Apple unveiled a new iPhone feature this week that aims to cut down on the number of distracted drivers.
The "Do Not Disturb While Driving" setting will automatically silence incoming texts and notifications while an iPhone is connected to a car via Bluetooth or cable, the tech giant announced Monday.
DNDWD, which will be available in fall 2017 with the release of Apple's mobile operating system iOS 11, will allow users to send autotomatic replies to contacts attempting to reach them while they are behind the wheel.
The auto-reply messages will consist of two responses, according to New York Magazine. The first will read: "I'm driving with Do Not Disturb turned on. I'll see your message when I get where I'm going," followed by: "If this is urgent, reply 'urgent' to send a notification through with your original message."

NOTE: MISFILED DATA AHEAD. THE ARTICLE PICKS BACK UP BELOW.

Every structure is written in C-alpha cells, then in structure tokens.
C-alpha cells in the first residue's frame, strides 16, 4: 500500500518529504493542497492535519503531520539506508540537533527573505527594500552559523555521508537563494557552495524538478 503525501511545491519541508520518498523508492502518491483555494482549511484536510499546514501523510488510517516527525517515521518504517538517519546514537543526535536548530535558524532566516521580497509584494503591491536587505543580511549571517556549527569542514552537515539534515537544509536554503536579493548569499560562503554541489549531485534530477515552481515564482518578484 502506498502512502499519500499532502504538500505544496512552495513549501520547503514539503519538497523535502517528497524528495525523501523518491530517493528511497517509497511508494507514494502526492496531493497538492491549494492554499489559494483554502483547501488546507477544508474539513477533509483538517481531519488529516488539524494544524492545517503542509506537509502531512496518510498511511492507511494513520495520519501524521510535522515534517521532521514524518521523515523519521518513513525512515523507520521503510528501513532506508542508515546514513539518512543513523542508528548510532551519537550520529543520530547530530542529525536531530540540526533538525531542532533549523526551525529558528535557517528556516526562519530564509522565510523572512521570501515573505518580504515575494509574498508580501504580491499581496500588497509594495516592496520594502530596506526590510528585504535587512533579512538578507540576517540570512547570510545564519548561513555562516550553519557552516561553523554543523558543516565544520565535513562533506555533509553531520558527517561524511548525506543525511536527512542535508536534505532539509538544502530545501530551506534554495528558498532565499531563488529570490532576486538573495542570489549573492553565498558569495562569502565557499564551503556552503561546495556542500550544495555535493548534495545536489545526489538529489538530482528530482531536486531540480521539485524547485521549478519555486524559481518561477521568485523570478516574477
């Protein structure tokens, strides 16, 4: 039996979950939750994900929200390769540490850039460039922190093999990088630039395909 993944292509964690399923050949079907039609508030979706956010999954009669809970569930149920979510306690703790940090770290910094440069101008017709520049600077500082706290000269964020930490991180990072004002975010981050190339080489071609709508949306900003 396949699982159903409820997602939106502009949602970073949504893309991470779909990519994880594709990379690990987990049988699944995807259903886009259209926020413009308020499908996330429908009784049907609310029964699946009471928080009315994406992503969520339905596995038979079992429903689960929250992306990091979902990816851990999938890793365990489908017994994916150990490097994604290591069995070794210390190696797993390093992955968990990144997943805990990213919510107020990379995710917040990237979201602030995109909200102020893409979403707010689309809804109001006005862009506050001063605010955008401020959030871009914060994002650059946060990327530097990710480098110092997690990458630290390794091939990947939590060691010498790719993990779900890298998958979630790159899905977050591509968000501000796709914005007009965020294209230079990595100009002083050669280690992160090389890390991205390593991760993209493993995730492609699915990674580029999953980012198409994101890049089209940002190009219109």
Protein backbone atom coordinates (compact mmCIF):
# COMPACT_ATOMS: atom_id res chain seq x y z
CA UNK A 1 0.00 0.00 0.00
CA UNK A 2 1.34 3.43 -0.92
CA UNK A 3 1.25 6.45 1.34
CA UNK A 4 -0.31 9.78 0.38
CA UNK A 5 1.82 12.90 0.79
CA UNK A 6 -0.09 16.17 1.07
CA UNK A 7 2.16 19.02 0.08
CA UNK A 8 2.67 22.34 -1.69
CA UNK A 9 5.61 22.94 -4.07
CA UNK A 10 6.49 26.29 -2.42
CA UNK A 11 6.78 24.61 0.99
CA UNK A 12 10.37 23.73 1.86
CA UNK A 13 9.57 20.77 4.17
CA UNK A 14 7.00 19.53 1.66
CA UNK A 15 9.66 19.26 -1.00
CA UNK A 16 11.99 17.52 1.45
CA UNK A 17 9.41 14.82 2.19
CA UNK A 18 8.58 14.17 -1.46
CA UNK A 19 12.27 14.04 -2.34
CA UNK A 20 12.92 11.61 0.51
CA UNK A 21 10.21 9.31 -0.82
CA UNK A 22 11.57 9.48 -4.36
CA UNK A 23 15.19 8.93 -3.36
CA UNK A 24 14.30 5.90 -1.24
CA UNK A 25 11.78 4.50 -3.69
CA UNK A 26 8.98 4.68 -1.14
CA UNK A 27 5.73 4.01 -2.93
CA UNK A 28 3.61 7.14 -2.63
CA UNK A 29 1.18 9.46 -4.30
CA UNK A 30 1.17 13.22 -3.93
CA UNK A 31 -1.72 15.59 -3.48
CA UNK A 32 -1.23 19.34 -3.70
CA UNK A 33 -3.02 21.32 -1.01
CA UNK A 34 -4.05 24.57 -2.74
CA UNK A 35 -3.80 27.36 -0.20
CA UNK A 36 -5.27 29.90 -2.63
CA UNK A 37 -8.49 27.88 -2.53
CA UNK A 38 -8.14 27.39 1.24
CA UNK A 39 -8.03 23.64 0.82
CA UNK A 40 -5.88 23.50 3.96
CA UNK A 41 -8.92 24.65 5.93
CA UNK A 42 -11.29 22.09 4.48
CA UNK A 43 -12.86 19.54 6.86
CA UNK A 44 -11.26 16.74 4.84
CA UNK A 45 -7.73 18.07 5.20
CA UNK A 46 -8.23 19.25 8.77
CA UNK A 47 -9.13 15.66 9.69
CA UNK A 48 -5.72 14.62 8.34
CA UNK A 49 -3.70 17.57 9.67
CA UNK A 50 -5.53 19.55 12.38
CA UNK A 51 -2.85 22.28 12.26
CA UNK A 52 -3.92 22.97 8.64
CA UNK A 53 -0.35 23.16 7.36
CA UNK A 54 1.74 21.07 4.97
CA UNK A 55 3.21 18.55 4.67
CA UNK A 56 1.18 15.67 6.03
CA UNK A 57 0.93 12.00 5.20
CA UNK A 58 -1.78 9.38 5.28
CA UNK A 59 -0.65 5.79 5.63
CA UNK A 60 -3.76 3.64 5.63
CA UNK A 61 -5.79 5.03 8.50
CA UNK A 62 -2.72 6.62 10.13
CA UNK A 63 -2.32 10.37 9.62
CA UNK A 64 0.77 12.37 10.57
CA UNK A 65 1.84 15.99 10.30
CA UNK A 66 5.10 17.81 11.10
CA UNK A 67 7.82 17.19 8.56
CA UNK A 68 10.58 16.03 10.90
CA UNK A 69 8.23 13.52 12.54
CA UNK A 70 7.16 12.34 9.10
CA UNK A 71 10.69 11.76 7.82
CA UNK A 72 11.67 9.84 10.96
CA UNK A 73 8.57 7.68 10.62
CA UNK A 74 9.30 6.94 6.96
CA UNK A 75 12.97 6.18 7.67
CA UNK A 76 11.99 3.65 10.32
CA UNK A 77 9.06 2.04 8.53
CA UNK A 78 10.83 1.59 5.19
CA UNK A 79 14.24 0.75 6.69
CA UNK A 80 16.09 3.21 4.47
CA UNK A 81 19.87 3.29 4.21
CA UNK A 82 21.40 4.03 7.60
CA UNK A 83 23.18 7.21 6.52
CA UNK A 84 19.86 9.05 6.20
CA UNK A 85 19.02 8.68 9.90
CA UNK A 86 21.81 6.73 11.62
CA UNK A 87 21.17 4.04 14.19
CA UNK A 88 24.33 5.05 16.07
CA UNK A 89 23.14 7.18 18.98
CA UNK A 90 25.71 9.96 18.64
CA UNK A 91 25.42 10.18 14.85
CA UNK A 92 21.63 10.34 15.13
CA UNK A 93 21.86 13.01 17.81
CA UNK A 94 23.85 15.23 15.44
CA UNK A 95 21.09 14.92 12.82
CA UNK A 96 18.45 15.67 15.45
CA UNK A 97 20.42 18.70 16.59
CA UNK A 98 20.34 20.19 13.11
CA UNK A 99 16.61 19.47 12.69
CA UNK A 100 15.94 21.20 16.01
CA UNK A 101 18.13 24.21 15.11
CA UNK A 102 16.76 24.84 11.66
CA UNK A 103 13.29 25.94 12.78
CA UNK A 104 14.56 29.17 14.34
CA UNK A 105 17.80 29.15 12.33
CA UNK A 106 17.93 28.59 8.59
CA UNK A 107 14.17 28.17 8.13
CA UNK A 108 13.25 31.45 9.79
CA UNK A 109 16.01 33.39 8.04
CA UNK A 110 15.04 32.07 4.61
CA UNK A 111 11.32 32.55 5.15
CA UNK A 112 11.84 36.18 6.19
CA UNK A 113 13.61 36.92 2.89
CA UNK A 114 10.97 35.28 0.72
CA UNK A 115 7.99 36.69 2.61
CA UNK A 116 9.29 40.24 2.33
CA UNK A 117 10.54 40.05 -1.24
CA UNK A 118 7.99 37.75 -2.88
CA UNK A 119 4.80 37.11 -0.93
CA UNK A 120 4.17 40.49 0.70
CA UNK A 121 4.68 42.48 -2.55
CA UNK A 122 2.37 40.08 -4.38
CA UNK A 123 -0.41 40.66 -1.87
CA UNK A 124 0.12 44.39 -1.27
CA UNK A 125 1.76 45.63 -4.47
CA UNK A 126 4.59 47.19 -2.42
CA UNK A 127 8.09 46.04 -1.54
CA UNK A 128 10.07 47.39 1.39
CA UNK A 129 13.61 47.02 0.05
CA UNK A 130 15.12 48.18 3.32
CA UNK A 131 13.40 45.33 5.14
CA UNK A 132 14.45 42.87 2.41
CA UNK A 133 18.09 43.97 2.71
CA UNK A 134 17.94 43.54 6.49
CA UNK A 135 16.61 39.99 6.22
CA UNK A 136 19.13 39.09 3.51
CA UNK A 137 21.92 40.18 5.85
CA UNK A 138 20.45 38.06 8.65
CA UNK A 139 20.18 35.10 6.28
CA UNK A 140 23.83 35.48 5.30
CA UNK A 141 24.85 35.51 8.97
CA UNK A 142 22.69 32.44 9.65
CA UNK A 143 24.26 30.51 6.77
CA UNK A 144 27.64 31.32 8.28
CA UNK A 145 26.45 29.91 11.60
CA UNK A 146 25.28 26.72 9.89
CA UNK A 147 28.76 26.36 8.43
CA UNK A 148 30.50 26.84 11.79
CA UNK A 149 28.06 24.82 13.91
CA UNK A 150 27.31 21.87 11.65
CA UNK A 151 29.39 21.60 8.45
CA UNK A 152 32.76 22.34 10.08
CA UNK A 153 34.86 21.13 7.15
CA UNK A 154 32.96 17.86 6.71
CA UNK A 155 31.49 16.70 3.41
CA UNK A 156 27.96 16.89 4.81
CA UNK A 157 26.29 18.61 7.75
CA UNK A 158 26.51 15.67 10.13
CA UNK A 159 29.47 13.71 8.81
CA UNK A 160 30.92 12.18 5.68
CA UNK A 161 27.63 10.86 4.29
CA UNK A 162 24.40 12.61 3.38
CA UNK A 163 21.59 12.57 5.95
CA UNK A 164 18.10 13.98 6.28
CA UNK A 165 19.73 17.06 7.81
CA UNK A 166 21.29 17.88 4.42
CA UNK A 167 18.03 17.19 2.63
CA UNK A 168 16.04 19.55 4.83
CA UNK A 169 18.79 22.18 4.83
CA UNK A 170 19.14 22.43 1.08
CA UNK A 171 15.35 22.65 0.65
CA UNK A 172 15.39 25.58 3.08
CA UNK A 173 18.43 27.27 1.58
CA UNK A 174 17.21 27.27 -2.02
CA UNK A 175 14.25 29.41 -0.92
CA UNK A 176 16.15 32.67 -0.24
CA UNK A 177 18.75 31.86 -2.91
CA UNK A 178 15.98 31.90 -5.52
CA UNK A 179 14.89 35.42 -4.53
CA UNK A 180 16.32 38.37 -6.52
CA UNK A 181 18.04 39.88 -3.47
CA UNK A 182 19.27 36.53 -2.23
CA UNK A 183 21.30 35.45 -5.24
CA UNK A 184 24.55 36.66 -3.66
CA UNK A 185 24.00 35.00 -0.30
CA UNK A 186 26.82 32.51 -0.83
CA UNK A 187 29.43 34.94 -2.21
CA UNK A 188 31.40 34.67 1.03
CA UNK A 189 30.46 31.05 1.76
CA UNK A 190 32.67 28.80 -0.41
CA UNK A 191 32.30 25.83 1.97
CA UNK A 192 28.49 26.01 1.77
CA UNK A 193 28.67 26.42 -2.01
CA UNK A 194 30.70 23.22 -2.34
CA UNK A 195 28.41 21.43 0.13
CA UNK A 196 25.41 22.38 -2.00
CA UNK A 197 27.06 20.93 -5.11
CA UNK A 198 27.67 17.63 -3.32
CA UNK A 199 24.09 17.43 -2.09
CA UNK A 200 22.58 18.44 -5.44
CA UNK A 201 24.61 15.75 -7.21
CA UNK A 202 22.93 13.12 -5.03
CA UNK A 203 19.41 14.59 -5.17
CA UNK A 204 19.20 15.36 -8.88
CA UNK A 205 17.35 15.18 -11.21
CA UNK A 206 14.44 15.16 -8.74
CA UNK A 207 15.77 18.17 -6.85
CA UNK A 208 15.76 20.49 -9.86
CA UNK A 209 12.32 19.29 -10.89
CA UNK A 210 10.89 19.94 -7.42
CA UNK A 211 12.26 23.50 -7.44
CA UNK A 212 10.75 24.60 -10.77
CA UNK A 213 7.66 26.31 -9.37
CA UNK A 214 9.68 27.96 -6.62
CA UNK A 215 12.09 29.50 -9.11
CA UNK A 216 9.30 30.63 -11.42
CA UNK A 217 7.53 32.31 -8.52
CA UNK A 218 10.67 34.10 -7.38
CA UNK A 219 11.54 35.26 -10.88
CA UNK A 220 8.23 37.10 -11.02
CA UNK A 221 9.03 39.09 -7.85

Drivers can still use Apple Maps, the company's navigation app, though they will be unable to input destinations while driving, reported CNN. Car passengers not behind the wheel can opt of DNDWD mode by selecting "I'm not driving."
At least eight people are killed and 1,161 others injured in crashes related to distracted driving every day, according to the Centers for Disease Control and Prevention. In 2016, the number of traffic deaths increased 6 percent from the year before, with transportation safety experts pointing to distracted driving as a major factor.
Many took to Twitter to praise Apple for its latest safety feature.
But Joel Feldman, founder of the advocacy group End Distracted Driving, said Apple "missed an opportunity to be a leader in saving lives" by failing to take action earlier.
"While Apple could be applauded for taking this first step we should not lose sight of the fact that drivers using the iPhone are involved in thousands of crashes," Feldman told HuffPost. "And, despite the DNDWD feature, crashes involving iPhones will continue."
He added that he hopes other smartphone manufacturers like Samsung and Nokia "will do even more to protect us."